Libya: Journalist killed, France and Italy to send 'advisers'

Journalist Tim Heatherington, who was nominated for an Oscar for his work on the Afghanistan documentary Restrepo, was killed today in Misrata, Libya.

Tim Hetherington, photojournalist, filmmaker, and Vanity Fair contributing photographer, was killed today while covering the conflict in Libya. “Tim died about two hours ago,” said Peter N. Bouckaert, of Human Rights Watch, in Geneva, a friend of Hetherington’s. “Three other journalist were also hit [in an] R.P.G. attack, one being Getty photographer Chris Hondros [who was seriously wounded]; photographer Guy Martin, of the Panos Agency, who is in very serious condition; and a freelancer, Michael Brown, who is slightly wounded.”

The U.K.-born, Brooklyn-based Hetherington, 41, who had dual British and American citizenship, was best known for work in Afghanistan, much of it shot for Vanity Fair.


The French and Italians are set to join the British, in inserting “military advisers” into the conflict. Boots on the ground.

The French and Italian governments said Wednesday that they would join Britain in sending a small number of military liaison officers to support the ragtag rebel army in Libya, offering a diplomatic boost for the insurgent leader, Mustafa Abdel-Jalil, as he met with President Nicolas Sarkozy in Paris.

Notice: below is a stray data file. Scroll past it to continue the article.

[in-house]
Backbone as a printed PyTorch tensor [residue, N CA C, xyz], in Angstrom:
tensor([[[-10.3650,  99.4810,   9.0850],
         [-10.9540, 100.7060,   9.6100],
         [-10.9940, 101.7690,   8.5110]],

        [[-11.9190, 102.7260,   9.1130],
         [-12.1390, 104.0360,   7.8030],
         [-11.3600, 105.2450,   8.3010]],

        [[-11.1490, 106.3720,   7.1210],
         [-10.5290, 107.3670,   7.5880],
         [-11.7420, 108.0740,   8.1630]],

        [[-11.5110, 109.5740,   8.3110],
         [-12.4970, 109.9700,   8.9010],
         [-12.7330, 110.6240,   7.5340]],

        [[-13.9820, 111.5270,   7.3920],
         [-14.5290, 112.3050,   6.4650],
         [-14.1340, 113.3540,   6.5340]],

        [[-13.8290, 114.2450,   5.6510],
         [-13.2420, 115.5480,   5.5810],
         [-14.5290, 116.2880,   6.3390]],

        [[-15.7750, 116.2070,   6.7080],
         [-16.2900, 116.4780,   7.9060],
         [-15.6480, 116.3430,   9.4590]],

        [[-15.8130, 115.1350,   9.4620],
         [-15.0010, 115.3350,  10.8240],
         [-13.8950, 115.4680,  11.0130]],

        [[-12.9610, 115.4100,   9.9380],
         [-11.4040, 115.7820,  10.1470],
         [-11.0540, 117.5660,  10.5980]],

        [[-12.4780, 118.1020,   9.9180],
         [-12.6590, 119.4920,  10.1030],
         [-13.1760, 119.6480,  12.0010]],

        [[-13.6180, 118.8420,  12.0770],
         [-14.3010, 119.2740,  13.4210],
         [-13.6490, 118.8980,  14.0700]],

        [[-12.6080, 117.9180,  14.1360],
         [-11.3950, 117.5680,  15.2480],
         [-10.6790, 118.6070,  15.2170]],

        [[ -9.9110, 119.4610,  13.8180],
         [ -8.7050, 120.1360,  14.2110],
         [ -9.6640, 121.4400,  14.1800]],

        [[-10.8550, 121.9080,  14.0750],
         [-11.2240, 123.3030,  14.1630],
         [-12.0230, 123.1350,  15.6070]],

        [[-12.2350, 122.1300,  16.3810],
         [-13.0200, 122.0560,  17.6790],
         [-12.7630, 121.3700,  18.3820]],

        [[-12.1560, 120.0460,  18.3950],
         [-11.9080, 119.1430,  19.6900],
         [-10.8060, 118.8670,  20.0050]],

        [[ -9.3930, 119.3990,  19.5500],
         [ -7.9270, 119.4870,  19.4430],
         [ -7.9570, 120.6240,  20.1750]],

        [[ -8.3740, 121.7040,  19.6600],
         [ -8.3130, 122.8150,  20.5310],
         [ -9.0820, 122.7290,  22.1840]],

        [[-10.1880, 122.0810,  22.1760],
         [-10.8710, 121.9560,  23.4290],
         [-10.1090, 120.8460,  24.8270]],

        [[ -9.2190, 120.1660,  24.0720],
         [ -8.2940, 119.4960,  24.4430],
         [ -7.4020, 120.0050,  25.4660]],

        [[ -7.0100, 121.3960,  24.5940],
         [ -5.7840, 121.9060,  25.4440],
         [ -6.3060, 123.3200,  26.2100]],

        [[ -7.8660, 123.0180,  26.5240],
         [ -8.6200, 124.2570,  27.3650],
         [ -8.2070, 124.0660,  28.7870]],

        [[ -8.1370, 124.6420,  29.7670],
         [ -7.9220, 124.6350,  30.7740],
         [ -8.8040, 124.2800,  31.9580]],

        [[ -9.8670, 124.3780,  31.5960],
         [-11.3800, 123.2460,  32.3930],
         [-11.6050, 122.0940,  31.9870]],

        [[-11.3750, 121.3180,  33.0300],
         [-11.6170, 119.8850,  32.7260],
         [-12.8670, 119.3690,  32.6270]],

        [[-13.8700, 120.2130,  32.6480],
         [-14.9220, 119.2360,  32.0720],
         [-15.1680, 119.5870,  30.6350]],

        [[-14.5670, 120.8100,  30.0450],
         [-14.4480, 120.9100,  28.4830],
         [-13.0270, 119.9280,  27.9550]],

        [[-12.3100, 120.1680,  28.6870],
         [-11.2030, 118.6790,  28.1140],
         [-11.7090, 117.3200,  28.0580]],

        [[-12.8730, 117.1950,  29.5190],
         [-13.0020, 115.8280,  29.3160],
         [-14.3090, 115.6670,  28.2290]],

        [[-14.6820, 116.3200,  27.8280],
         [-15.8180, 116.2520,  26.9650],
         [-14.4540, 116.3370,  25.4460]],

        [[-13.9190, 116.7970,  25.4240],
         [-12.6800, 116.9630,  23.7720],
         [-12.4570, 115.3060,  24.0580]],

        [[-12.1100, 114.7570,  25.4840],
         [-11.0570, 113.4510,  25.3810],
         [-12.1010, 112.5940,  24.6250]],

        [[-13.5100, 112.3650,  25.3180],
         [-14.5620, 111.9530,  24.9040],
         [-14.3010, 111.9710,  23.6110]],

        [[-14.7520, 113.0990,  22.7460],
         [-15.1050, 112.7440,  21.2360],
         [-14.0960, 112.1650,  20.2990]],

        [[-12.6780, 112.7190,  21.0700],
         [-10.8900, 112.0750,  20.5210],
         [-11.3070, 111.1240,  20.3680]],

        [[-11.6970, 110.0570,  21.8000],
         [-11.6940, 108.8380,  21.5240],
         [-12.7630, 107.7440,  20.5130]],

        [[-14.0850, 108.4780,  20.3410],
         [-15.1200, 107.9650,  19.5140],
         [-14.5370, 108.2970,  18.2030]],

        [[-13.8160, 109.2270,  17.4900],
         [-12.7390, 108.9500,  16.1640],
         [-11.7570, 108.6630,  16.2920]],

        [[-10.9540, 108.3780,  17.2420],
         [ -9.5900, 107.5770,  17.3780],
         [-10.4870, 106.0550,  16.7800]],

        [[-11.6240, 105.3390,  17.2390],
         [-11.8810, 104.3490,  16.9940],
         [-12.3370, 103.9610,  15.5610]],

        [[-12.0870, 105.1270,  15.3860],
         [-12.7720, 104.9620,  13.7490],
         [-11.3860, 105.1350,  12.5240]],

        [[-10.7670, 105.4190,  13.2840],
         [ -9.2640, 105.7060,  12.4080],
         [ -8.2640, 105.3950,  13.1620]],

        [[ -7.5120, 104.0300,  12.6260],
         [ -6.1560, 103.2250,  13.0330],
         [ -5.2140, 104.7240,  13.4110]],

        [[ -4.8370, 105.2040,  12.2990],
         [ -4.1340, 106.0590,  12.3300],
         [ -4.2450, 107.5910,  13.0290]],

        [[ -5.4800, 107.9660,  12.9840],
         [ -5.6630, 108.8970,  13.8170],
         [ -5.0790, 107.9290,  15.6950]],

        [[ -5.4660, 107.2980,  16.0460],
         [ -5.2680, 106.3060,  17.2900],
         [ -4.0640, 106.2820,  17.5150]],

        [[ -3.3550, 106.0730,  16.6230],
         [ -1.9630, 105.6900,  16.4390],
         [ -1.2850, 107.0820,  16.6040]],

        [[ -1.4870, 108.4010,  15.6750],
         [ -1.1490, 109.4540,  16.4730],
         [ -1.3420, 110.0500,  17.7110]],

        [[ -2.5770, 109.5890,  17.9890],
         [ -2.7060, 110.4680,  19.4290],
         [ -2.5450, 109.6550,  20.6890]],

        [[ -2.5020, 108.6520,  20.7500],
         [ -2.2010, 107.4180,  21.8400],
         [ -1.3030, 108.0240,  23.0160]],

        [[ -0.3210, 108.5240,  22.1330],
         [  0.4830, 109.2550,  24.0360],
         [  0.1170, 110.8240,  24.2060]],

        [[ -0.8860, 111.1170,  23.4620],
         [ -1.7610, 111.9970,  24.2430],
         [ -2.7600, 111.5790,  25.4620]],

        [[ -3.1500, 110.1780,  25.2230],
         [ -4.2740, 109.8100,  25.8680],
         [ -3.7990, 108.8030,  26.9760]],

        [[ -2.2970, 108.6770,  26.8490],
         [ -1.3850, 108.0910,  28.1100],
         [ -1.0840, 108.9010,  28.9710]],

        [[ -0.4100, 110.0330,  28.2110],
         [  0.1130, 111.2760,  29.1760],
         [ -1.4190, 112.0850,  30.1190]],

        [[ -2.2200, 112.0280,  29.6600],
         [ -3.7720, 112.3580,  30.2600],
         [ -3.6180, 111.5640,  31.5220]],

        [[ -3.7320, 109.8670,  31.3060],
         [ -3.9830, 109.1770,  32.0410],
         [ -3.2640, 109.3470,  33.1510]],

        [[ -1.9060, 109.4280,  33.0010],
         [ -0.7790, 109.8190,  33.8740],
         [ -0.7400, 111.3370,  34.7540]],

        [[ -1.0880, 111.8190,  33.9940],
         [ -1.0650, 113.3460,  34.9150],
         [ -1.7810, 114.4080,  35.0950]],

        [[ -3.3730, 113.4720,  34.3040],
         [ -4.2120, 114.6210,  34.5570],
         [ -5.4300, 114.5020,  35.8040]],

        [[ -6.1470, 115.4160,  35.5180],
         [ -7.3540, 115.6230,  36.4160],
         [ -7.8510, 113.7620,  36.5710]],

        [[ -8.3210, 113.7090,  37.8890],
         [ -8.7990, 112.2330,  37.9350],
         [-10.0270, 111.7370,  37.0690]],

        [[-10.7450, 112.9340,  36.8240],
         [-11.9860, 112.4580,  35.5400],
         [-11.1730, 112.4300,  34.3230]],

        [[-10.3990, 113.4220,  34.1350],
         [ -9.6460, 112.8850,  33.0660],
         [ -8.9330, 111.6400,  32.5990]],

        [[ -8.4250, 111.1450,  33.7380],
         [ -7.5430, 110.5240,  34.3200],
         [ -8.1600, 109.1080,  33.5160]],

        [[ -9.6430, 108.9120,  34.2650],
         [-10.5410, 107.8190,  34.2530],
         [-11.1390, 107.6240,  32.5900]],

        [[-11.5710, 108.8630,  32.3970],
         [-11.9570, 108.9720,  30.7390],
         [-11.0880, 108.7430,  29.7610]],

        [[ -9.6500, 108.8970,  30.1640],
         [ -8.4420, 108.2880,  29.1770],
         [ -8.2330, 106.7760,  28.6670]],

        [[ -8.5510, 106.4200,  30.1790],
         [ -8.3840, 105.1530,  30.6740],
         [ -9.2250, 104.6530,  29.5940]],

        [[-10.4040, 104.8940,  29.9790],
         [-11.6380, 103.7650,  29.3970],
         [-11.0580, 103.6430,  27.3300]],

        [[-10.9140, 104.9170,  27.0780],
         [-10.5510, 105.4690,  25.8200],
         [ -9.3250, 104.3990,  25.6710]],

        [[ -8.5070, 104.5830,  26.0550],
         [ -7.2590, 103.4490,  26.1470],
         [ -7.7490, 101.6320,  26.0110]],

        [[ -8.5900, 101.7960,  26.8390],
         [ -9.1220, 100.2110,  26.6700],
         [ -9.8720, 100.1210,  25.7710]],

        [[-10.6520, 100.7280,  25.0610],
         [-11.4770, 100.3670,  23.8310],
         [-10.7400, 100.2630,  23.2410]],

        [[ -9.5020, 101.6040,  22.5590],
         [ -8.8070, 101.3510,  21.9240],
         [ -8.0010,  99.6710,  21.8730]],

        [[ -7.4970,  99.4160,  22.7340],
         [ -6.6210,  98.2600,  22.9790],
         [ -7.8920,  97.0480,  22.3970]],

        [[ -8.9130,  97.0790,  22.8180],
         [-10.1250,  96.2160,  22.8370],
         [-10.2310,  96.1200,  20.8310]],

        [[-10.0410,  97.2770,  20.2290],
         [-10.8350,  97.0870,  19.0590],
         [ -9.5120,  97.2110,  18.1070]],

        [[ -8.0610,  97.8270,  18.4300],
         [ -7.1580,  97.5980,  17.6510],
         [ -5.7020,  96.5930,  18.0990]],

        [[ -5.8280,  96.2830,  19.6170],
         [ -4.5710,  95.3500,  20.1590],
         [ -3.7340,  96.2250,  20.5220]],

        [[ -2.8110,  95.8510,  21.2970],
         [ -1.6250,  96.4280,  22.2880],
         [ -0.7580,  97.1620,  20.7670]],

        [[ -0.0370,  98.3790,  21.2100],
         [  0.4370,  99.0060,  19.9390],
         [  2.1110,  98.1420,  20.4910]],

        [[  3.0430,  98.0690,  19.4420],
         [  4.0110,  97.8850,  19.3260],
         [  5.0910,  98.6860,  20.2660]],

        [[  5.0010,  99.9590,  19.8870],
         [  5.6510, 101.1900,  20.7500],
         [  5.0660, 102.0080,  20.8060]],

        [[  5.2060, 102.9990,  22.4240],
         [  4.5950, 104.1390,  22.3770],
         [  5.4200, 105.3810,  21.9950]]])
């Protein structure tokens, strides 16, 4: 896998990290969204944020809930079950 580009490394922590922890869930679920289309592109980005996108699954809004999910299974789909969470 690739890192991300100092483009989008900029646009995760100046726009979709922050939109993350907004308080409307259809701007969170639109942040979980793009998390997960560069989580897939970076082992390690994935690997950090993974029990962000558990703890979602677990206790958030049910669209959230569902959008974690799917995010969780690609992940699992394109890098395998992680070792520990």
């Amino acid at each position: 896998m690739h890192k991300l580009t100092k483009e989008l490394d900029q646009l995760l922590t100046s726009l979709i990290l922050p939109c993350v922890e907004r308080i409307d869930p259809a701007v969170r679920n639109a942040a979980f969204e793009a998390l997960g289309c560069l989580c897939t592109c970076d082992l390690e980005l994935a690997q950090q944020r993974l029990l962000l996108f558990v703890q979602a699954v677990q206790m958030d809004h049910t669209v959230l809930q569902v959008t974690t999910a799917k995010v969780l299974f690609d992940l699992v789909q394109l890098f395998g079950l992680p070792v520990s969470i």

The decision to send military advisers seemed to push the three countries closer toward the limits of the United Nations Security Council resolution in mid-March authorizing NATO airstrikes but specifically “excluding a foreign occupation force of any form on any part of Libyan territory.” But the promised deployments also seemed a tacit admission that almost five weeks of airstrikes have not been enough to disable Colonel Qaddafi’s troops and prevent his loyalists from threatening rebel forces and civilians.

The French government spokesman, François Baroin, told reporters on Wednesday that the number of military liaison officers would be in single digits and that their mission would be to help “organize the protection of the civilian population.” The British deployment could involve up to 20 advisers.


This headline from yesterday seemed to sum things up: NATO says it cannot stop shelling of Libyan city of Misrata.


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